Wednesday, March 6, 2013

Desert drama in a cinder cavity

One year ago, I described an unusual garden I painstakingly designed to support twenty-three species and variants of cactus and succulent plants.
It was made out of the type of cinder blocks and cement capstones available for very little money at any hardware store, and it turned a useless corner of my micro-yard into an inviting bower of sorts.  In the past year, I have spent many hours sitting on that front bench with a good book and that black tea pot you see on the ledge to the right.   
If you look at the cinder block at the lowest right-hand location in the photo above, you'll see a little white fuzzy barrel cactus, species unknown (it's whatever they had available on the half-price table at Houston Garden Centers).  Here is what that same cactus looked like yesterday:
My husband called them "Phoenix flowers" because they look like they have risen from the ashes of this withered husk of a cactus.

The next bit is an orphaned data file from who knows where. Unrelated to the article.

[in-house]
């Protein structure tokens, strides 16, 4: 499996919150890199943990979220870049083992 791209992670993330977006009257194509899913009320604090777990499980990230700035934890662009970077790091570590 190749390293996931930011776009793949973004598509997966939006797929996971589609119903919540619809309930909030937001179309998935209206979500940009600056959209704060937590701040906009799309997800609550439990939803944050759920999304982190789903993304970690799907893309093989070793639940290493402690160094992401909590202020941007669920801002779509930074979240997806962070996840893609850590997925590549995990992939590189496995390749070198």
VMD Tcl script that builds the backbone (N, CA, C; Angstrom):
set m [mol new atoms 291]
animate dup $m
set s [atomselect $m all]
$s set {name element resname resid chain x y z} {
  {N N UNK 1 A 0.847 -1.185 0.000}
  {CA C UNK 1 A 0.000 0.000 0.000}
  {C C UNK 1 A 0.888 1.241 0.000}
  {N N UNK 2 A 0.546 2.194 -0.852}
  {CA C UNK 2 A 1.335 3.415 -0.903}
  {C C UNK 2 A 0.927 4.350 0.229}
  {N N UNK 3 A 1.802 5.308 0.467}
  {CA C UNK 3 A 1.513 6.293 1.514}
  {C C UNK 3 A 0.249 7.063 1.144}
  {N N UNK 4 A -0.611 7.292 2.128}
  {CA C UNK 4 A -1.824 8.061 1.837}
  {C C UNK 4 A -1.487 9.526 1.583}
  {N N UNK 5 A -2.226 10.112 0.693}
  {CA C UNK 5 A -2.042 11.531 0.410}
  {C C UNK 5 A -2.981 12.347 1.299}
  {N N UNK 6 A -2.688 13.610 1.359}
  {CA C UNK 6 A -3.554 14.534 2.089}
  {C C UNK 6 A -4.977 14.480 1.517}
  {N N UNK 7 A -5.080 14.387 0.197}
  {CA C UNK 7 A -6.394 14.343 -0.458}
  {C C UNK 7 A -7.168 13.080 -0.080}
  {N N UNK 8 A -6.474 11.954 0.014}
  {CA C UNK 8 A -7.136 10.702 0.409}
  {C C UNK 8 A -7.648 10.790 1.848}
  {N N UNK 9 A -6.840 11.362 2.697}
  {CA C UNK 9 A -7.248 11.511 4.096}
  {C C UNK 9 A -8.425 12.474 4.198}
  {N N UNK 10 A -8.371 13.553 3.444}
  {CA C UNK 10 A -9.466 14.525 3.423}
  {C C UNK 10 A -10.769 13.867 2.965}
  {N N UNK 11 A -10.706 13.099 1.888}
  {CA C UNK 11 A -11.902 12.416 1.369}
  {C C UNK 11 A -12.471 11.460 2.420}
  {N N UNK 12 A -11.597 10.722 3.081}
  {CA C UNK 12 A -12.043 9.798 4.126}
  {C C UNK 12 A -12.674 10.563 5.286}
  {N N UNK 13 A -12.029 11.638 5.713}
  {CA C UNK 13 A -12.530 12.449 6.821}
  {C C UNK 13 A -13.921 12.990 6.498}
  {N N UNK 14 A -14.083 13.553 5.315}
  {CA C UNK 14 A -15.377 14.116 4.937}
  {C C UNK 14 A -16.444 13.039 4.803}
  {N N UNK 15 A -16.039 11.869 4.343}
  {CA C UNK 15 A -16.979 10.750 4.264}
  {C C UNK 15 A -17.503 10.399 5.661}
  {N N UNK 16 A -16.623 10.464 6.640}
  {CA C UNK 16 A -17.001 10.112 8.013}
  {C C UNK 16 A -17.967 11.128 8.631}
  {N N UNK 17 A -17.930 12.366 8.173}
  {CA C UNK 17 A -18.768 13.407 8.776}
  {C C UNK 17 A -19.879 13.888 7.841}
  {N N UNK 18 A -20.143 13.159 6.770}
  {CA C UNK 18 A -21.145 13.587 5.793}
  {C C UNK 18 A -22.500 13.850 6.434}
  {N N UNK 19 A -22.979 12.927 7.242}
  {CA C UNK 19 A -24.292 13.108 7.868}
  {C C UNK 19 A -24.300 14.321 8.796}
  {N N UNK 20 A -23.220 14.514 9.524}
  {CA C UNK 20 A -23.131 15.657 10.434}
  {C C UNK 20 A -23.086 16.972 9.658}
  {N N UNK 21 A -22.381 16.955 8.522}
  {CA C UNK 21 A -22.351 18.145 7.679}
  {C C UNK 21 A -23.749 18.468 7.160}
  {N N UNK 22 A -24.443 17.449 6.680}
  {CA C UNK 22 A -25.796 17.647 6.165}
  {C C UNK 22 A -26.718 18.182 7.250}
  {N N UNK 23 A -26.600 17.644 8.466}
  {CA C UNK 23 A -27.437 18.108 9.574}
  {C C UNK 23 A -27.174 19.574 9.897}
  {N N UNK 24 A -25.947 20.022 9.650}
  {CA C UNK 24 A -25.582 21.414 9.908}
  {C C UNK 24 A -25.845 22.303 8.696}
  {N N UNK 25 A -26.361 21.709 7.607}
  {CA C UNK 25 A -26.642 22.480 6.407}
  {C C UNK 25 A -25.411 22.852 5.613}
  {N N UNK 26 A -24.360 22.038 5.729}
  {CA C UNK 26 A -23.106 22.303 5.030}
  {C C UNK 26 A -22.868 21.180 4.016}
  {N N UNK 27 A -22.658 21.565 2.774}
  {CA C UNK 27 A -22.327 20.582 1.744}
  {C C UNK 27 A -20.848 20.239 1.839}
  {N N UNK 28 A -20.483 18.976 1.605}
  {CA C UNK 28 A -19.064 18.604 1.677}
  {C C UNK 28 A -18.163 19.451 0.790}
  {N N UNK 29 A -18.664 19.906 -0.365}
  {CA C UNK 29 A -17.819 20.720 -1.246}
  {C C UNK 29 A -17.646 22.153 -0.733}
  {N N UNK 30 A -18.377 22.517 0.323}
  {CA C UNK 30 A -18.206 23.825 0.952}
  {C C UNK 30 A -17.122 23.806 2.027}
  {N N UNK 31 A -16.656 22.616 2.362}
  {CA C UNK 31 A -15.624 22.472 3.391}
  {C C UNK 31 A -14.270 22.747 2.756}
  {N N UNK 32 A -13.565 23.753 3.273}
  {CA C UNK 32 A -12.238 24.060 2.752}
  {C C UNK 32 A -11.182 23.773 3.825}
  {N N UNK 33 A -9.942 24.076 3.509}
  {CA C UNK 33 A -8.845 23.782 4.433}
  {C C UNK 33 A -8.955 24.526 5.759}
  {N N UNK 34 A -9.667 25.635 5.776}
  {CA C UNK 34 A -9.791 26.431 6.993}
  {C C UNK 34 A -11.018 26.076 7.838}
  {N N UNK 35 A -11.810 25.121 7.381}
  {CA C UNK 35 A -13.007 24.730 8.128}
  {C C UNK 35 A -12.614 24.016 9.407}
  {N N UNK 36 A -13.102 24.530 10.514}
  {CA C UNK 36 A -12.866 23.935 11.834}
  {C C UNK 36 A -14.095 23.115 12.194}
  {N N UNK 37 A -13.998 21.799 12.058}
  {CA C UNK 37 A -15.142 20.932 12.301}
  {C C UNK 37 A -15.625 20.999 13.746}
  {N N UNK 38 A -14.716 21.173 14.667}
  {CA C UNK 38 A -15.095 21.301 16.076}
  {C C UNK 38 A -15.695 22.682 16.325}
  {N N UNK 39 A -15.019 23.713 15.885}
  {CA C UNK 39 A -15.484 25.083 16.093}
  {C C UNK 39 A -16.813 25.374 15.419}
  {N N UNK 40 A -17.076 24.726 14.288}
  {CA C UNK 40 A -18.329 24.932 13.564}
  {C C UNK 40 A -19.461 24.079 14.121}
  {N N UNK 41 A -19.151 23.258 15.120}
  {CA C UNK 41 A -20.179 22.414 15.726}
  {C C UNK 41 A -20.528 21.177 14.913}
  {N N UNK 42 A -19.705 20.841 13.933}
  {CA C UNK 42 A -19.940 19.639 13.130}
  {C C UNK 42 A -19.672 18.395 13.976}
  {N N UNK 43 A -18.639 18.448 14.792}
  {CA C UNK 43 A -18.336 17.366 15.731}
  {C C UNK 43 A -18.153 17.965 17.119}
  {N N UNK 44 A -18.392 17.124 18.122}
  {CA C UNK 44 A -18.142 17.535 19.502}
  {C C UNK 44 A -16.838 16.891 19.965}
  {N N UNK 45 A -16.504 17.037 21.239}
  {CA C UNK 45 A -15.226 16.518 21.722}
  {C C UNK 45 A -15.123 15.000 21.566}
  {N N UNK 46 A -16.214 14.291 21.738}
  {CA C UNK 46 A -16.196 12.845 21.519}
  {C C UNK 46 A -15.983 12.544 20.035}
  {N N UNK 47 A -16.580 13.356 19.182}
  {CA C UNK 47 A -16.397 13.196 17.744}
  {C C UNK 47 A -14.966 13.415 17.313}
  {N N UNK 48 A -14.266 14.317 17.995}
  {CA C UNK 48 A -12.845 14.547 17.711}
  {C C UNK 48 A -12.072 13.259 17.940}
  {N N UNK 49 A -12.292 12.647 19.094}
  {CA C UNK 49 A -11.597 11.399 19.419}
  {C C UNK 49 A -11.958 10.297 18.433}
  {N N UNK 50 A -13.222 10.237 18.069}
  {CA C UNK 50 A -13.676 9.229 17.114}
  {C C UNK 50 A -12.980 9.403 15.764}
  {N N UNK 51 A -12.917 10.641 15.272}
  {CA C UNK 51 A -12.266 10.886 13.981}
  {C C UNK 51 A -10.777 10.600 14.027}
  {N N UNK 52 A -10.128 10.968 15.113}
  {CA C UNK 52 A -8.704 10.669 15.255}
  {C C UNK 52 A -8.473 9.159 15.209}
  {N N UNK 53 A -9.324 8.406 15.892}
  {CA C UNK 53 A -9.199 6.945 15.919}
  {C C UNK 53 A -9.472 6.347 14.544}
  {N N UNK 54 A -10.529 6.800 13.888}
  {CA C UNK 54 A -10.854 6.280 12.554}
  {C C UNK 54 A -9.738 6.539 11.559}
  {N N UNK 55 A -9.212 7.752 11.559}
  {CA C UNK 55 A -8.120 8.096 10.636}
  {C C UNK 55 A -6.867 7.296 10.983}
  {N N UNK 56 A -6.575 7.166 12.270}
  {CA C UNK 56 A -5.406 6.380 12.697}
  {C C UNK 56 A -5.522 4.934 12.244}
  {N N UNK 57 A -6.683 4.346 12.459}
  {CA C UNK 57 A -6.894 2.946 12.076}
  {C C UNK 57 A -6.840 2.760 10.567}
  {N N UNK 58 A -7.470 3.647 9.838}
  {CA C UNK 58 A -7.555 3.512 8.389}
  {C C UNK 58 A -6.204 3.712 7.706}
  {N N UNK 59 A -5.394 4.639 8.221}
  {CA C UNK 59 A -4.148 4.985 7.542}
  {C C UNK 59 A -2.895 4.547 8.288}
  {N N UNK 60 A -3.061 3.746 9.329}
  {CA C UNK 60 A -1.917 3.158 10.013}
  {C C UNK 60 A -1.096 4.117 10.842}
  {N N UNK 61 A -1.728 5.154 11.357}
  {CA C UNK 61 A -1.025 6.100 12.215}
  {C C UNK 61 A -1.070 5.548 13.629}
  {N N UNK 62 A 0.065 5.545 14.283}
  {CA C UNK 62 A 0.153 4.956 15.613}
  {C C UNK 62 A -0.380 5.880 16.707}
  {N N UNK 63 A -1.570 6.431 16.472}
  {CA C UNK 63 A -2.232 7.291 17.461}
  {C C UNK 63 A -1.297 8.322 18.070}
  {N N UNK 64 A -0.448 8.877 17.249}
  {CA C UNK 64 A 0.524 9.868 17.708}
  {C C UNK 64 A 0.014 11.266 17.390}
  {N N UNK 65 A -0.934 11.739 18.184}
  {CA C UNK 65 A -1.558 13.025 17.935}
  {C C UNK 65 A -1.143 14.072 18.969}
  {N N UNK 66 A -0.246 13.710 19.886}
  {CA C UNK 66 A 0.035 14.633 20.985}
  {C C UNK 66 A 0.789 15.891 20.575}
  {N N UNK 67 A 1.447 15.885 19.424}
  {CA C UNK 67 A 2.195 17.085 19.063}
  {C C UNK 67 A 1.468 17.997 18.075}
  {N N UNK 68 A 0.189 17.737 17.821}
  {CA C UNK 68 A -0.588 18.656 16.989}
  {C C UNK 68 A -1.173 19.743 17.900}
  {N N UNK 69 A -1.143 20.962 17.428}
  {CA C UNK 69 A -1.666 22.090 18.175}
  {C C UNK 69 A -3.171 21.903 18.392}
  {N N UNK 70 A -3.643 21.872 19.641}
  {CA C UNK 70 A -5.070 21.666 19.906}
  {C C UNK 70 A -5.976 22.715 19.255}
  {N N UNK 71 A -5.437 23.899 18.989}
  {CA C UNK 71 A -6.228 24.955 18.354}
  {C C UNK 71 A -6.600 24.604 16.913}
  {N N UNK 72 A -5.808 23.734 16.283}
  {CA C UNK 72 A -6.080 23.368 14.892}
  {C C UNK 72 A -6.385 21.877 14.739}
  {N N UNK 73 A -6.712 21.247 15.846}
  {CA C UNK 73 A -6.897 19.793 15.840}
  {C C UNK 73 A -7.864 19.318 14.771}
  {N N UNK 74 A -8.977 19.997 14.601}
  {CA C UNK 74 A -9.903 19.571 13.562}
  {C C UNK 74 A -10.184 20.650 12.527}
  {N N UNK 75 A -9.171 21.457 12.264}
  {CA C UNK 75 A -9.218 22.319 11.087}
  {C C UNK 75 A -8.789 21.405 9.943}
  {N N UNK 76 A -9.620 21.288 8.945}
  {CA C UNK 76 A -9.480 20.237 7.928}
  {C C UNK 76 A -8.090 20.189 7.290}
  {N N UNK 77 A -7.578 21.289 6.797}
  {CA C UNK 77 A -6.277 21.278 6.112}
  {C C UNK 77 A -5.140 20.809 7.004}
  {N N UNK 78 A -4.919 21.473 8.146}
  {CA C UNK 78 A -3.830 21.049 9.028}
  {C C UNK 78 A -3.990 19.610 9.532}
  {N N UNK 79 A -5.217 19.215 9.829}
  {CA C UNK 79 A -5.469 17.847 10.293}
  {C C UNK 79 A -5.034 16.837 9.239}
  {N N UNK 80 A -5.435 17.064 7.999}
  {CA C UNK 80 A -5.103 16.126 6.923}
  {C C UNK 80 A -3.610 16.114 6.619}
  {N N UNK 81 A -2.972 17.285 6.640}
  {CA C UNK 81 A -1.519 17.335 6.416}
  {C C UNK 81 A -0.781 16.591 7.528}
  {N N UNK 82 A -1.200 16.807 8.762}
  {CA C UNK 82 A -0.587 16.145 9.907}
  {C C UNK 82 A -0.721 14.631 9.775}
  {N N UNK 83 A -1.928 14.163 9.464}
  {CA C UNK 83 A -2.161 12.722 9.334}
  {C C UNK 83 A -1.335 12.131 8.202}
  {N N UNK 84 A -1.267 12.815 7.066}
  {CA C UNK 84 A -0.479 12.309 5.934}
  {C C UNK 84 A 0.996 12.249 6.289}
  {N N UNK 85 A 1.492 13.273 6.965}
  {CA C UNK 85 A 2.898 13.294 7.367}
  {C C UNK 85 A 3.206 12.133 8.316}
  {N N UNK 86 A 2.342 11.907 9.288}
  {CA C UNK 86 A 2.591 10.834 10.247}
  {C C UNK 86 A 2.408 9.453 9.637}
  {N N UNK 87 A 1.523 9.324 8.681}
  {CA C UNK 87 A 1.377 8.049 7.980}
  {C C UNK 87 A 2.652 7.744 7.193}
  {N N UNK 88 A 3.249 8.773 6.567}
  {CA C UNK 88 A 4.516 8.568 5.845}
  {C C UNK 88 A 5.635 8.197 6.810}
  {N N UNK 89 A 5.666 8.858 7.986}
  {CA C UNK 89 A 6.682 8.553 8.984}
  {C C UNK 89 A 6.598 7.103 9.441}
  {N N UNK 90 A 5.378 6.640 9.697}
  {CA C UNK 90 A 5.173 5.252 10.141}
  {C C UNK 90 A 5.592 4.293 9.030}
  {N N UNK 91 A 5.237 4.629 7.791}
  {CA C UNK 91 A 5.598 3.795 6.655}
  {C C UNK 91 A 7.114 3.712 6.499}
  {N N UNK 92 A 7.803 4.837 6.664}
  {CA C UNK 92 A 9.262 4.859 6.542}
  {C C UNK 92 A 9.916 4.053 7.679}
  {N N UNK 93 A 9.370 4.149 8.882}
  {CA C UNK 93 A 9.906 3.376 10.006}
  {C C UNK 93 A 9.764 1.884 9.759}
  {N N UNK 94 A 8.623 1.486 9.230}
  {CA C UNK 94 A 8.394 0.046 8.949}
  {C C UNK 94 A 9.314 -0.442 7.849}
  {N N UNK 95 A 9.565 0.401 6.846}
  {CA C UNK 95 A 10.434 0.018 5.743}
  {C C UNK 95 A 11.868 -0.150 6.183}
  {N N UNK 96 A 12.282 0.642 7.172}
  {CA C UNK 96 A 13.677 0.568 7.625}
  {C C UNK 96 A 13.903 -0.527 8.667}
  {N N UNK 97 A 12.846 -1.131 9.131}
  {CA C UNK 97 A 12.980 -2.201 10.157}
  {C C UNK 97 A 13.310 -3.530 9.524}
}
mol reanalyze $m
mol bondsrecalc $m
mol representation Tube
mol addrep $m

But the cactus is not nearly as decrepit as it appears, obviously.  The secret lives of cacti:  How is this thing even able to photosynthesize?  I don't see a speck of green anywhere.  It doesn't seem to have grown a single millimeter in the past year, but it obviously managed to gather sufficient energy for this riotous display. 
Bluebonnets may be making the news right now, but flowering cacti also have a cult following, and there are a number of sources that provide regular updates on the status of the spring bloom, especially around areas such as Big Bend.  My husband and I are consummate Big Benders (gosh, that sounds obscene), but we're also family folk, and with the demands of school schedules, we've never been at liberty to time a trip to hit the height of the annual bloom.  Despite persistent state-wide drought, the rainfall has improved somewhat in the Trans Pecos over the past few months, and this year's bloom might turn out to be pretty good, despite the devastation caused by the drought of 2011.  Until such time as we are able to experience the likes of a good spring bloom in west Texas, I'll be nurturing my own little micro-desert in my micro-back yard.
And it's positively other-worldly. 

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